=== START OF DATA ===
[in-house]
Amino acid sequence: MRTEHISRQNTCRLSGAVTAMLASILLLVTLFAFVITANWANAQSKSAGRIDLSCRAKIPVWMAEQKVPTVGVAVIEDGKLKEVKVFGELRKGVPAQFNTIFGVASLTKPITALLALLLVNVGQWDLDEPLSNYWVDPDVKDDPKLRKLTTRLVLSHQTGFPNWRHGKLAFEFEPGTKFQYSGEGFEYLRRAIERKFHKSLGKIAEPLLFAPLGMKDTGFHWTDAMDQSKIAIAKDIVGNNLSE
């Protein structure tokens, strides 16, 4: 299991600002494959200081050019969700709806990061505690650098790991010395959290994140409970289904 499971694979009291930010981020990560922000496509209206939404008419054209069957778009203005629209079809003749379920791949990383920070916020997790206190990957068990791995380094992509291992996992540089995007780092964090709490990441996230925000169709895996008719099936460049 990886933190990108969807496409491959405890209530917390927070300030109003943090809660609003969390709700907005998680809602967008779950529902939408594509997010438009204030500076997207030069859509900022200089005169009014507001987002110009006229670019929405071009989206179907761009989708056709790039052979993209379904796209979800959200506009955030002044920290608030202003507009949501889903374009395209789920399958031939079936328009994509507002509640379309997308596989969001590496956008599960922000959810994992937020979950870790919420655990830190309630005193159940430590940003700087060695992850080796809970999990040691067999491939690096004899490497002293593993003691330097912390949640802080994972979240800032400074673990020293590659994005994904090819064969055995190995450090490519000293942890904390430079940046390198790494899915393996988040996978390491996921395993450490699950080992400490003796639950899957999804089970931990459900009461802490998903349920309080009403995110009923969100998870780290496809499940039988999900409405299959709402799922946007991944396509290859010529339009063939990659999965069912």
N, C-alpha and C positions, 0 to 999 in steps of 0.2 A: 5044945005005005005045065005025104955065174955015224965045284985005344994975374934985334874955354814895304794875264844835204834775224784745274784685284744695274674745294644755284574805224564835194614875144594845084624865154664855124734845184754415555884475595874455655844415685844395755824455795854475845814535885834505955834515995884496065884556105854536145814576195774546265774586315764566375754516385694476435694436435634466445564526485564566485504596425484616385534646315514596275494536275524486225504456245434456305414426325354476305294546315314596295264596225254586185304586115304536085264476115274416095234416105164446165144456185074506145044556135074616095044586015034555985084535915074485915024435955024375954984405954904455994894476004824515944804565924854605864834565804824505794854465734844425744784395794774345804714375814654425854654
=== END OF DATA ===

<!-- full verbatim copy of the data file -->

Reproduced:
[in-house]
Amino acid sequence: MRTEHISRQNTCRLSGAVTAMLASILLLVTLFAFVITANWANAQSKSAGRIDLSCRAKIPVWMAEQKVPTVGVAVIEDGKLKEVKVFGELRKGVPAQFNTIFGVASLTKPITALLALLLVNVGQWDLDEPLSNYWVDPDVKDDPKLRKLTTRLVLSHQTGFPNWRHGKLAFEFEPGTKFQYSGEGFEYLRRAIERKFHKSLGKIAEPLLFAPLGMKDTGFHWTDAMDQSKIAIAKDIVGNNLSE
């Protein structure tokens, strides 16, 4: 299991600002494959200081050019969700709806990061505690650098790991010395959290994140409970289904 499971694979009291930010981020990560922000496509209206939404008419054209069957778009203005629209079809003749379920791949990383920070916020997790206190990957068990791995380094992509291992996992540089995007780092964090709490990441996230925000169709895996008719099936460049 990886933190990108969807496409491959405890209530917390927070300030109003943090809660609003969390709700907005998680809602967008779950529902939408594509997010438009204030500076997207030069859509900022200089005169009014507001987002110009006229670019929405071009989206179907761009989708056709790039052979993209379904796209979800959200506009955030002044920290608030202003507009949501889903374009395209789920399958031939079936328009994509507002509640379309997308596989969001590496956008599960922000959810994992937020979950870790919420655990830190309630005193159940430590940003700087060695992850080796809970999990040691067999491939690096004899490497002293593993003691330097912390949640802080994972979240800032400074673990020293590659994005994904090819064969055995190995450090490519000293942890904390430079940046390198790494899915393996988040996978390491996921395993450490699950080992400490003796639950899957999804089970931990459900009461802490998903349920309080009403995110009923969100998870780290496809499940039988999900409405299959709402799922946007991944396509290859010529339009063939990659999965069912």
N, C-alpha and C positions, 0 to 999 in steps of 0.2 A: 5044945005005005005045065005025104955065174955015224965045284985005344994975374934985334874955354814895304794875264844835204834775224784745274784685284744695274674745294644755284574805224564835194614875144594845084624865154664855124734845184754415555884475595874455655844415685844395755824455795854475845814535885834505955834515995884496065884556105854536145814576195774546265774586315764566375754516385694476435694436435634466445564526485564566485504596425484616385534646315514596275494536275524486225504456245434456305414426325354476305294546315314596295264596225254586185304586115304536085264476115274416095234416105164446165144456185074506145044556135074616095044586015034555985084535915074485915024435955024375954984405954904455994894476004824515944804565924854605864834565804824505794854465734844425744784395794774345804714375814654425854654